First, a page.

I wrote last week about my feelings about the past, particularly with reference to my personal history. In this piece I want to show the flipside of that situation in a way that isn’t contradictory or hypocritical. It might be a delicate balancing act, or it might be that I’m overthinking it, but I’m consciously aware of the way I frame this in relation to that other piece. Whereas I feel challenged by dealing with things from my personal history, I feel comforted and reassured by the idea of collective history.
Essentially what brought me to the study of history was that I wanted to learn from the stories of the human race. I wanted to know the errors we had committed in the past in order to not repeat them in the future. Here’s a spoiler for those who haven’t studied history - we committed a lot of errors. We try to learn, we make more mistakes and the cycle begins again. Somehow, what be becomes most revealing is the cycle itself. Many things in our lives are constantly changing around us, but some things stay the same. Those things are a source of comfort to us, I think. These are the habits of human history.
I love going to watch live sport, particularly AFL and soccer. When I get on the train to go to a game, I think about the millions of people who have done the same thing over decades, perhaps as long as a century, to go and watch their team. I think of the people who paid with their meagre wages, stood in the rain and yelled until their voices were hoarse. I think of players and fans that have continually returned to a place like the Melbourne Cricket Ground. These experiences cut across decades and generations; whether you experienced them at fifteen years old or ninety-five, it doesn’t matter. Millions of people have come and continue to come to this exact spot to be a part of something bigge than the individual. People talk about sport being a religion here in Melbourne, I think it’s deeper. It’s spiritual.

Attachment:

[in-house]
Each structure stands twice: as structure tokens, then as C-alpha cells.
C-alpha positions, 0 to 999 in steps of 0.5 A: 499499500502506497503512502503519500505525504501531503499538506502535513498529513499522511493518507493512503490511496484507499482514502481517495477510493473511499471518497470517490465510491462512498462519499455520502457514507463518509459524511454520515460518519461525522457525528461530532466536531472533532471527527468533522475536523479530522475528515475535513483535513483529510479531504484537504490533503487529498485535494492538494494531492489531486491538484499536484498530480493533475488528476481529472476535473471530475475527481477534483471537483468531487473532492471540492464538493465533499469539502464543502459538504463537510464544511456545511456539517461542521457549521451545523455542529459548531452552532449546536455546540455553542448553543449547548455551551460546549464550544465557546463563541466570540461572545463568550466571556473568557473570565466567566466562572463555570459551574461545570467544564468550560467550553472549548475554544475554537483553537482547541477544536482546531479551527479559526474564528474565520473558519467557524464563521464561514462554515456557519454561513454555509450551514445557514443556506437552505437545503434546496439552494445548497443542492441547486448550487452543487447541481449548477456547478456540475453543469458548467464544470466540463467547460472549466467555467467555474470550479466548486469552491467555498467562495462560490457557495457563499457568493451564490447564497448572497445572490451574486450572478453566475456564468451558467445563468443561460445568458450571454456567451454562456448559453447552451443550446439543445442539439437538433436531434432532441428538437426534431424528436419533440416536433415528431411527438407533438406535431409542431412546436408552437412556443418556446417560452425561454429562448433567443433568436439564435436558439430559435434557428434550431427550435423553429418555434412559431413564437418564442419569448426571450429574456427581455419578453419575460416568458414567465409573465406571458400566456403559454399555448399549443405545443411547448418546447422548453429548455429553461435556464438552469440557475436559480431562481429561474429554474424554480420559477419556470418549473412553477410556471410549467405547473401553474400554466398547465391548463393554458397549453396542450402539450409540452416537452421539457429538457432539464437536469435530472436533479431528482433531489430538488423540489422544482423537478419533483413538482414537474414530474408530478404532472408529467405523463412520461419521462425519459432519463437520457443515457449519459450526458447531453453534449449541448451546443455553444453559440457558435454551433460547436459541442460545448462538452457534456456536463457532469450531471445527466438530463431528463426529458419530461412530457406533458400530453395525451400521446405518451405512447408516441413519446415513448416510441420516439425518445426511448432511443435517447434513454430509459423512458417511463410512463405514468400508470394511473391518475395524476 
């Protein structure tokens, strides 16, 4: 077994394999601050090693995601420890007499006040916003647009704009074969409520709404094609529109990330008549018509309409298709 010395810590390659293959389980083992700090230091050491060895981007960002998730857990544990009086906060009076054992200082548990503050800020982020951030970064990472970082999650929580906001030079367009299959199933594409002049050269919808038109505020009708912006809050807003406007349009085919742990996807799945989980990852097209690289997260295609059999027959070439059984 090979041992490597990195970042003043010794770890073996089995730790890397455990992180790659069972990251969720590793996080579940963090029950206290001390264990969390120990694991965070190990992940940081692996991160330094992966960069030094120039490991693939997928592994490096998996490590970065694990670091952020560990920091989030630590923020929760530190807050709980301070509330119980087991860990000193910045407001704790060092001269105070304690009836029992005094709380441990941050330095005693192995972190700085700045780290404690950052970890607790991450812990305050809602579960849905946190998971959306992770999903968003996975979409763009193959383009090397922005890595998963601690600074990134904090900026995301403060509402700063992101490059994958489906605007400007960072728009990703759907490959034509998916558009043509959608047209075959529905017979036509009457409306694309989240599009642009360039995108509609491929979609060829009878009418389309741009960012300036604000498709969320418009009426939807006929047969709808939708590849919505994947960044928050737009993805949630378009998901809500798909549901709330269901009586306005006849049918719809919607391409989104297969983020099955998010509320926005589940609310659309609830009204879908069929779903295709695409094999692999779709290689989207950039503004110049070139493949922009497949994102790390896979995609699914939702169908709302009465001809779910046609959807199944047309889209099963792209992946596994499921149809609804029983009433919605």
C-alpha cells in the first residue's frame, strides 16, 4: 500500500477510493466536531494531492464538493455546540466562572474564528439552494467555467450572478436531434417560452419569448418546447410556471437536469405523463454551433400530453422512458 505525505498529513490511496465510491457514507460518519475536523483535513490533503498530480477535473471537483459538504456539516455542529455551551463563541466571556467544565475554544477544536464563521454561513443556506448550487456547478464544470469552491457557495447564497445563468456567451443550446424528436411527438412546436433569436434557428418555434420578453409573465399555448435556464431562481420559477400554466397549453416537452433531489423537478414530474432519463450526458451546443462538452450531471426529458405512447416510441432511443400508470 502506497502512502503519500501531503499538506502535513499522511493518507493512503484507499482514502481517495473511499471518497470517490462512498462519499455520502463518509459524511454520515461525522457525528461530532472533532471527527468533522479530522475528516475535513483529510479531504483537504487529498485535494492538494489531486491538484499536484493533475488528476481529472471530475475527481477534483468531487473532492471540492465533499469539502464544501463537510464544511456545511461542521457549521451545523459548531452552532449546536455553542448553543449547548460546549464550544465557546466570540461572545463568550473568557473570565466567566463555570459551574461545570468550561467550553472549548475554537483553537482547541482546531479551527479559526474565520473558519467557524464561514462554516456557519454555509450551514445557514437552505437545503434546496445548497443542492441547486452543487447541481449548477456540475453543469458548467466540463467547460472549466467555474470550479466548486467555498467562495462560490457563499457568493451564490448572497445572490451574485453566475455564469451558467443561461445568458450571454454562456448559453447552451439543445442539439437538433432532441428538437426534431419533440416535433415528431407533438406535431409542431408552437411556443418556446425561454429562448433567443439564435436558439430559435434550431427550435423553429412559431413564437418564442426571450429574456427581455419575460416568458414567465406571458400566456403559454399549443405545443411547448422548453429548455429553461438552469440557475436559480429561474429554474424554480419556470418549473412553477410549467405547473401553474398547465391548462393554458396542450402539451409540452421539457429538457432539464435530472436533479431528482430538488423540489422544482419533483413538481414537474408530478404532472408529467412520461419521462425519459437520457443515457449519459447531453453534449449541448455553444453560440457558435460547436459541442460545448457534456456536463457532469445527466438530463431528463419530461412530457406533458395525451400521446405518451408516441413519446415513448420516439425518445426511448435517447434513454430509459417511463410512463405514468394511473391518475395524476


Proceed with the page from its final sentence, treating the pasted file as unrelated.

It can be less tangible than that, even. Any time someone plays their first chord on a piano, walks into their first university lecture, signs the lease papers on their first apartment or proposes to their partner, all the feelings that they are going through are old. The fear, the uncertainty, the existential questions you have to face in these situations - these are all things humans have been through an infinite amount of times. When you hear that nagging sense of doubt in the back of your head in times like these, seek comfort in the notion that many others went through the same thing. When you are done, you’ll not only be a more complete person but you will have a little bit more insight to offer those who are standing on the other side of the river.
History is not just about what leaders do, it’s also about what people go through every day and the way they cope with those things. We call these things ‘rites of passage’ or ‘traditions’, but I wonder if we’ve thought enough about what makes us rever a particular action in this way. Sometimes comfort is a symptom of stagnancy and laziness, and sometimes it’s just a sign that we truly care about something.
Almost none of our experiences are specific to us in any real sense. To some, this revelation can be disappointing. Often it can seems we are treading a well worn, predefined path rather than breaking new ground for ourselves. But being a member of society means sharing these experiences with one another, and I think that’s pretty meaningful.